New research highlights the value that libraries have for local communities

  • Tuesday, May 22, 2018

A live-art event at the Omnibus Theatre in Clapham exhibits research into how reading shapes peoples’ lives and the importance of local libraries, led by Dr Shelley Trower.

Image - New research highlights the value that libraries have for local communities

On 9-13 May the Omnibus Theatre in Clapham was transformed into ‘The Living Library’ with interactive installations and performances bringing to life local readers' memories of reading. Attended by Lord Tope, Chair of the Libraries All-Party Parliamentary Group, this live art event comprised a series of dance, storytelling, sound art and participatory artworks spaced throughout the building's theatre and common areas. Audiences were encouraged to pick up books, listen to recorded memories through headphones and try their hand at date-stamping.

The Memories of Fiction project, led by Dr Shelley Trower, in collaboration with Professor Graham Smith, Dr Amy Tooth Murphy, and Sarah Pyke, looks at the important role that libraries play in society, for both reading groups and lone readers, and emphasises their value at a time when many are facing considerable challenges.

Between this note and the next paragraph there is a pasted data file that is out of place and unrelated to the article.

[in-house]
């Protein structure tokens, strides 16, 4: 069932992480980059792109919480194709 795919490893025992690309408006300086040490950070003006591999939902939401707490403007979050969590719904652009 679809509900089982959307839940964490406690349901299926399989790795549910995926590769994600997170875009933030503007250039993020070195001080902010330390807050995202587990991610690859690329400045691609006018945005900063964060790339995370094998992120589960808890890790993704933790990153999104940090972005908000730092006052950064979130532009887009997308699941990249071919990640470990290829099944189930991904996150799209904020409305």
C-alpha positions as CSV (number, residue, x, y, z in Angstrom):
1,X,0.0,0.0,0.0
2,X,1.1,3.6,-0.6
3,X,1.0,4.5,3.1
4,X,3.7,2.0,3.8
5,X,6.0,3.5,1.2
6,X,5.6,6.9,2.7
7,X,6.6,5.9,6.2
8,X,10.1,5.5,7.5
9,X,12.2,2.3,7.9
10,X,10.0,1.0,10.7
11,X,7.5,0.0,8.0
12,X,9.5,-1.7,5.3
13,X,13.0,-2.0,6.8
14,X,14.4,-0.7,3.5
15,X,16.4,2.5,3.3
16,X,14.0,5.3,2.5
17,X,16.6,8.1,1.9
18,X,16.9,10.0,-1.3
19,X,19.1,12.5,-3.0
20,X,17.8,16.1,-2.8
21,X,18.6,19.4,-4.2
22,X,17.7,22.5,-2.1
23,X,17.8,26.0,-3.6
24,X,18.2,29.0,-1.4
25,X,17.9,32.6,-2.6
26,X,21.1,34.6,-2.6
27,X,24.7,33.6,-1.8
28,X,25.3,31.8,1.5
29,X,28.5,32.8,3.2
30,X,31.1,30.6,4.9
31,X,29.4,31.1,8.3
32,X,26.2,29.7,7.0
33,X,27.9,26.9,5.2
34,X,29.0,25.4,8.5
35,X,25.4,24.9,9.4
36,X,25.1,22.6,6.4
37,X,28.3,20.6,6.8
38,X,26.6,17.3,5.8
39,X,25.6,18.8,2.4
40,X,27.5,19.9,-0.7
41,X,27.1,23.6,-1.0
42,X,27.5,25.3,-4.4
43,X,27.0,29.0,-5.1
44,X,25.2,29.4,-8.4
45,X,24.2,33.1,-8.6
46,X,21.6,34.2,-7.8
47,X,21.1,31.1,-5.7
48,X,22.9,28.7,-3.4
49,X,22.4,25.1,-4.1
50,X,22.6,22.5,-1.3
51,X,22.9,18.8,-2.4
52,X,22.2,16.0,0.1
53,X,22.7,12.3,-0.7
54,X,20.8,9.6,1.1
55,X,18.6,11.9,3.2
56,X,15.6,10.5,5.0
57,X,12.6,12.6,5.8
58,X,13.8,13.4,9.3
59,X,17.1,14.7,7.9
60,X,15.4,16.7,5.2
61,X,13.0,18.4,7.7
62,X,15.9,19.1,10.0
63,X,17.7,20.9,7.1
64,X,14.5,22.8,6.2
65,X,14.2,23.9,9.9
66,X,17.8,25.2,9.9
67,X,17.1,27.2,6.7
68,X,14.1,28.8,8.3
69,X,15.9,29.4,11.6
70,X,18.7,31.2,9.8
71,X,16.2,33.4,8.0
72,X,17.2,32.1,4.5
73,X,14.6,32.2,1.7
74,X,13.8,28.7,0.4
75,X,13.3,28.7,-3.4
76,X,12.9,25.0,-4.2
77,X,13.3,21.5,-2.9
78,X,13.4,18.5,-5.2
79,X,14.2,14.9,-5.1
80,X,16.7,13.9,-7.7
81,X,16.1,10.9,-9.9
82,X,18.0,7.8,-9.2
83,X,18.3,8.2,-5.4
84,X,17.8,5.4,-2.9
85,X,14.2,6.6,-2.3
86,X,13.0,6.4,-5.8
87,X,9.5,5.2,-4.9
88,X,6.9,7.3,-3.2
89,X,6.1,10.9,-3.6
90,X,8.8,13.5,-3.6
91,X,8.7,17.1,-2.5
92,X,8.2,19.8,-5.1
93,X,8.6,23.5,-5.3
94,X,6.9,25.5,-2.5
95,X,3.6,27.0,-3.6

The research documents how people have benefitted not just from the books available but from using libraries as public spaces: spaces they’ve spent time in as children rather than always being on the streets; spaces to study in; spaces to escape and to reflect and to meet other people; and even as spaces necessary for survival. The research investigates the reading groups that are run by many libraries, which bring new people to the library, encourage the discovery of new books, and provide vital social connections.

This research involves a broad demographic of subjects; talking to people from different socioeconomic backgrounds, for example, finding how libraries are used differently within different communities.

Dr Trower explains “This production was invaluable for increasing awareness and knowledge of the value of libraries in a diverse range of ways. It is very exciting to see our research come to life in such original, creative ways that are accessible not only to specialists but also to other readers and even children.”

The performance was devised by Seadog Theatre, and it is hoped this work will reinvigorate audiences' appreciation for reading and for their local library, underlining libraries not merely as containers of books, but as live spaces where diverse people come together to imagine. The interactive installations - such as talking books - will remain at the Omnibus Theatre until the end of June.

Dr Trower is applying for follow on funding from the Arts and Humanities Research Council to build upon this research, and work with prominent organisations to increase awareness of the findings.